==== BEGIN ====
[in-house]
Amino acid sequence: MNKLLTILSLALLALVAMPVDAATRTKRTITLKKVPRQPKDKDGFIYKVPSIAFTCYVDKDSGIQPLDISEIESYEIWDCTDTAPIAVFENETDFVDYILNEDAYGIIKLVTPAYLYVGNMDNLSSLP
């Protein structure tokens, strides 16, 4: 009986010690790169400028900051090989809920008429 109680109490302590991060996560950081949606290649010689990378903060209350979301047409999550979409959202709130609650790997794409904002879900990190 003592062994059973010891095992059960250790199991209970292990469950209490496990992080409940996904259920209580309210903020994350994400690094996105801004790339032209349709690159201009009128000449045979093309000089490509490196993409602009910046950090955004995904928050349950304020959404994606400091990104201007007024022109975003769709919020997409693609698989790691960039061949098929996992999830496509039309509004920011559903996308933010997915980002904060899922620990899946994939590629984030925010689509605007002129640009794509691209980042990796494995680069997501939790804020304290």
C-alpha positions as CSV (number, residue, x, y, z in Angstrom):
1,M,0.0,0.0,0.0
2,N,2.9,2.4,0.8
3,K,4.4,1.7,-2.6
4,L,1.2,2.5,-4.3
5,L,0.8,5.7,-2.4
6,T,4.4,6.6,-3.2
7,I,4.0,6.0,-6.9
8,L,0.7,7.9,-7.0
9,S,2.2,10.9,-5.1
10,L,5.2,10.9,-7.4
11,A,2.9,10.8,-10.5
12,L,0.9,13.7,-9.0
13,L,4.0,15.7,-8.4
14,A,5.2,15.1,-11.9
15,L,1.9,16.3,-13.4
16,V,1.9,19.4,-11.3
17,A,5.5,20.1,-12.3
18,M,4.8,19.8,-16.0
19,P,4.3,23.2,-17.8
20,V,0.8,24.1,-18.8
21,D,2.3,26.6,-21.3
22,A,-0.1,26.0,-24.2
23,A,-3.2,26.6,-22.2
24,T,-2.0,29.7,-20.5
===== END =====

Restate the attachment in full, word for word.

[in-house]
Amino acid sequence: MNKLLTILSLALLALVAMPVDAATRTKRTITLKKVPRQPKDKDGFIYKVPSIAFTCYVDKDSGIQPLDISEIESYEIWDCTDTAPIAVFENETDFVDYILNEDAYGIIKLVTPAYLYVGNMDNLSSLP
């Protein structure tokens, strides 16, 4: 009986010690790169400028900051090989809920008429 109680109490302590991060996560950081949606290649010689990378903060209350979301047409999550979409959202709130609650790997794409904002879900990190 003592062994059973010891095992059960250790199991209970292990469950209490496990992080409940996904259920209580309210903020994350994400690094996105801004790339032209349709690159201009009128000449045979093309000089490509490196993409602009910046950090955004995904928050349950304020959404994606400091990104201007007024022109975003769709919020997409693609698989790691960039061949098929996992999830496509039309509004920011559903996308933010997915980002904060899922620990899946994939590629984030925010689509605007002129640009794509691209980042990796494995680069997501939790804020304290």
C-alpha positions as CSV (number, residue, x, y, z in Angstrom):
1,M,0.0,0.0,0.0
2,N,2.9,2.4,0.8
3,K,4.4,1.7,-2.6
4,L,1.2,2.5,-4.3
5,L,0.8,5.7,-2.4
6,T,4.4,6.6,-3.2
7,I,4.0,6.0,-6.9
8,L,0.7,7.9,-7.0
9,S,2.2,10.9,-5.1
10,L,5.2,10.9,-7.4
11,A,2.9,10.8,-10.5
12,L,0.9,13.7,-9.0
13,L,4.0,15.7,-8.4
14,A,5.2,15.1,-11.9
15,L,1.9,16.3,-13.4
16,V,1.9,19.4,-11.3
17,A,5.5,20.1,-12.3
18,M,4.8,19.8,-16.0
19,P,4.3,23.2,-17.8
20,V,0.8,24.1,-18.8
21,D,2.3,26.6,-21.3
22,A,-0.1,26.0,-24.2
23,A,-3.2,26.6,-22.2
24,T,-2.0,29.7,-20.5